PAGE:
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Comment: My main concern... (Score 1) 124

by hkdm (#34038050) Attached to: First Pictures of the (Fake?) PlayStation Phone
...rests with the battery life.

Sure the concept is interesting: powerful graphics processing alongside a phone and with a touchpad. But to play games regularly and text/call people, the battery will need to be godly, otherwise you'll be faced with multiple charges throughout the day. This is one of the reasons why I hate playing games on my smartphones, because the battery life disappears faster than a hot chick in a LAN party.

Don't get me wrong, I love the Android platform (in fact my phone is running it now), but the battery life is a major concern for me and should be for anyone else who is even considering purchasing this product, fake or not.

Comment: Still not buying it. (Score 1) 547

by hkdm (#33662910) Attached to: Xbox Head Proclaims Blu-ray Dead
While some of this may be true, I still believe that when businesses proclaim something as being "dead," they are trying to employ a psychological weapon on the consumer. That's not to say sales of Blu-rays is declining, or that the stats on digital copies are false, but rather this may be more so a method of making the consumer doubt the value of items sold by their competitors.

'Well, if Apple/Microsoft say it's dead, then it must be true! I'll put this BD back since they say that.'
Software

Preserving Virtual Worlds 122

Posted by Soulskill
from the how-will-they-play-starcon-2-in-2150 dept.
The Opposable Thumbs blog has an interview with Jerome McDonough of the University of Illinois, who is involved with the Preserving Virtual Worlds project. The goal of the project is to recognize video games as cultural artifacts and to make sure they're accessible by future generations. Here McDonough talks about some of the technical difficulties in doing so: "Take, for example, Star Raiders on the Atari 2600. If you're going to preserve this, you've got a couple of problems. The first is that it is on a cartridge that is designed to work on a particular system that is no longer manufactured. And as long as you've got a hardware dependency there, you're really not going to be able to preserve this material very long. What we have been looking at is how feasible is it for things that fundamentally all have some level of hardware dependency there — even Doom has dependencies on DLLs with an operating system, and on particular chipsets and architectures for playing. How do you take that and turn it into something that isn't as dependent on a particular physical piece of hardware. And to do that, you need information about that platform. You need technical specifications that allow you to basically reproduce a virtualization that may enable you to run the software in its original form in the future. So what we're trying to do is preserve not only the games, but preserve the knowledge that you would need to create a virtualization platform to play the game."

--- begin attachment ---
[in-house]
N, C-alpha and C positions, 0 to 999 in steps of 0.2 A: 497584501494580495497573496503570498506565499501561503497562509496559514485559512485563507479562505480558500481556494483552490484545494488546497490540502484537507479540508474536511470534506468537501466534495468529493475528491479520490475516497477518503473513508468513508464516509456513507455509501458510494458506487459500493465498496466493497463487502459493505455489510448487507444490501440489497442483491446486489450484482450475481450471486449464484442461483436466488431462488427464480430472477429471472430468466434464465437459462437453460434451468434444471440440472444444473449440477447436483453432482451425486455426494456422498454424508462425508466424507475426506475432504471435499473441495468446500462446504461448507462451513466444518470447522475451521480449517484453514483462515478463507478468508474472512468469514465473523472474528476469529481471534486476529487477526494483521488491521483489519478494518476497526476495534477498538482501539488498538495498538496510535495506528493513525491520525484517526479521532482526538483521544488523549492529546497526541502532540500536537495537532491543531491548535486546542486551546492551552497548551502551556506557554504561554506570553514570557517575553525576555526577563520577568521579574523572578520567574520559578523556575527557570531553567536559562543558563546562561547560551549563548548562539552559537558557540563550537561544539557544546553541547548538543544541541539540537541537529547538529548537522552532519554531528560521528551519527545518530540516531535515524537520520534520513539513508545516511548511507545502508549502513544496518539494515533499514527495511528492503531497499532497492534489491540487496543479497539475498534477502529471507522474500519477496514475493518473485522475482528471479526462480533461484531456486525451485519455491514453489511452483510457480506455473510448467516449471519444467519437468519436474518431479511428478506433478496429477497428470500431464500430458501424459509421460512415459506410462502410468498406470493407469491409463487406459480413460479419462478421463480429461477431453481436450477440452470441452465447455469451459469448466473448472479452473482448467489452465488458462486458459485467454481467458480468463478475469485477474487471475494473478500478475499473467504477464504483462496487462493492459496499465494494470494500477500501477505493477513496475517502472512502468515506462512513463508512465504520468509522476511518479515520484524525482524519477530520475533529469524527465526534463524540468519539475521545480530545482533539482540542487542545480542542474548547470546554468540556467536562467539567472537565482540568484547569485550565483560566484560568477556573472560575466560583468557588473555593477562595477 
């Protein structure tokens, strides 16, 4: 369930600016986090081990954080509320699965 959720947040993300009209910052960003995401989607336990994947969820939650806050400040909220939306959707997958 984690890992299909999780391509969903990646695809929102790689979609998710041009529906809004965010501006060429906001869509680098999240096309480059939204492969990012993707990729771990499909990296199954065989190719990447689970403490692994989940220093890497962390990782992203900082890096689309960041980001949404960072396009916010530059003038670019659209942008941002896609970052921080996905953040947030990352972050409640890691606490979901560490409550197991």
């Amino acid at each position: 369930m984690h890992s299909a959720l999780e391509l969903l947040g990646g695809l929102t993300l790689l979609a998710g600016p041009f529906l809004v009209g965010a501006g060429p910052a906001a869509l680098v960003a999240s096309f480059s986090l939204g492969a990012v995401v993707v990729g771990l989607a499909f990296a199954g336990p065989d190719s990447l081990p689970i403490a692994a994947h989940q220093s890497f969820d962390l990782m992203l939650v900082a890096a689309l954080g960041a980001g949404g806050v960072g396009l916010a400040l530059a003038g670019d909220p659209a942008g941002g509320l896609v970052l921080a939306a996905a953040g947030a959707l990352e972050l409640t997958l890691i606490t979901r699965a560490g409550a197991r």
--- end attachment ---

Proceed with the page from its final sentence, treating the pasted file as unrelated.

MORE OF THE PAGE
Comment: Geez. (Score 1) 342

by hkdm (#31315114) Attached to: Calendar Bug Disables Older PlayStation 3 Models
I sure hope this bug is fixed soon. I own a fat 80GB model which meets the description but I haven't played it in the past 3 days or so. Other people I've read say that some 80GB models are unaffected and seem to work fine for now, but it still worries me. If it is indeed a calendar issue and we cannot connect to PSN or even the internet, how are we to receive an update?

+ - Artificial intelligence: What has it achieved?

Submitted by Anonymous Coward
An anonymous reader writes "It's over half a century since US computer scientist John McCarthy coined the term "artificial intelligence" as this article notes — and suggested a conference on the topic might be in order. So what do Slashdot readers think of AI's efforts in the years since 1955? Are driverless cars and Asimo — the bot that can climb perfectly proportioned stairs — an amazing achievement or should we humans have produced more brainy machinery since then?"

Round Numbers are always false. -- Samuel Johnson

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